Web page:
them. Consistently with the rule
that one should take good care of
his own concern, respondents
should have commenced the
proper action upon the finality of
the
judgment
which,
indeed,
resulted
in
a
permanent
deprivation of their ownership and
possession of the property.
The constitutional limitation of
just compensation is considered
to be the sum equivalent to the
market value of the property,
broadly described to be the price
fixed by the seller in open market
in the usual and ordinary course of
legal action and competition or the
fair value of the property as
between one who receives, and
one who desires to sell, it fixed at
the time of the actual taking by the
government. Thus, if property is
taken for public use before
compensation is deposited with the
court having jurisdiction over the
case, the final compensation must
include interests on its just value to
be computed from the time the
property is taken to the time when
compensation is actually paid or
deposited with the court. In fine,
between the taking of the property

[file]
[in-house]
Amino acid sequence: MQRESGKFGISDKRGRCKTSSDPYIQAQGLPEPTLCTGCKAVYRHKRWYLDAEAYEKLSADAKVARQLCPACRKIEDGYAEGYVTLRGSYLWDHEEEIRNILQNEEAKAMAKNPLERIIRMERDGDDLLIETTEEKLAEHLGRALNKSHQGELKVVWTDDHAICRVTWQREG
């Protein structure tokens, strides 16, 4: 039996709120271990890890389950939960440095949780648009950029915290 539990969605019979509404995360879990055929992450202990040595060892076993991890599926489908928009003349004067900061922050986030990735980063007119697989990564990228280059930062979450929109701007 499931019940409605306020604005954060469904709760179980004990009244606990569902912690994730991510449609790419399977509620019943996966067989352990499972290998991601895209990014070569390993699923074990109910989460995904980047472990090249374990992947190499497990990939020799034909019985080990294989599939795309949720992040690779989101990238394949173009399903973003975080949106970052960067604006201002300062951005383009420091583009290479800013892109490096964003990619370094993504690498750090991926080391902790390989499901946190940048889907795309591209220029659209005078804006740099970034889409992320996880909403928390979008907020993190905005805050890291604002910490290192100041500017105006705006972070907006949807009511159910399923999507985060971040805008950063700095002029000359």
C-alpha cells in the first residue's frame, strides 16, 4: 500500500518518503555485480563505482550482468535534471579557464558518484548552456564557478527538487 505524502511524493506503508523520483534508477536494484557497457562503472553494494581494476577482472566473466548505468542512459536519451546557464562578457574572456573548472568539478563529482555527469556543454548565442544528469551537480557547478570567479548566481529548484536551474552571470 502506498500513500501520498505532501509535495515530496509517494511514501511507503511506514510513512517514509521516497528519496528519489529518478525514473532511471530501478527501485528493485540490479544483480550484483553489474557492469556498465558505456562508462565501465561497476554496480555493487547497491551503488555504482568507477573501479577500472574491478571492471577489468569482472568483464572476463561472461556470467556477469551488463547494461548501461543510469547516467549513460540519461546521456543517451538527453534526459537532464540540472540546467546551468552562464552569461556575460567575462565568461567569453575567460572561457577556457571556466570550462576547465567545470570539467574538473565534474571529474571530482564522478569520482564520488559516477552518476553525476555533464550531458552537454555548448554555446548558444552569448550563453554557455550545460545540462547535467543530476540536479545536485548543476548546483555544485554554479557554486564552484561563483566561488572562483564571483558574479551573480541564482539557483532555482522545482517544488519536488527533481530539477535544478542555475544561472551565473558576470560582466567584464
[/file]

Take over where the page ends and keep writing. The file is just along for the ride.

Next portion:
and the actual payment, legal
interests accrue in order to place
the owner in a position as good as
(but not better than) the position
he was in before the taking
occurred.
The Bulacan trial court, in its 1979
decision, was correct in imposing
interests on the zonal value of the
property to be computed from the
time
petitioner
instituted
condemnation proceedings and
took the property in September
1969. This allowance of interest on
the amount found to be the value
of the property as of the time of
the taking computed, being an
effective forbearance, at 12% per
annum should help eliminate the
issue of the constant fluctuation
and inflation of the value of the
currency over time. Article 1250 of
the Civil Code, providing that, in
case of extraordinary inflation or
deflation, the value of the currency
at the time of the establishment of

the obligation shall be the basis for


the payment when no agreement
to the contrary is stipulated, has
strict
application
only
to
contractual obligations. In other
words, a contractual agreement is
needed
for
the
effects
of
extraordinary inflation to be taken
into account to alter the value of
the currency.
All given, the trial court of Bulacan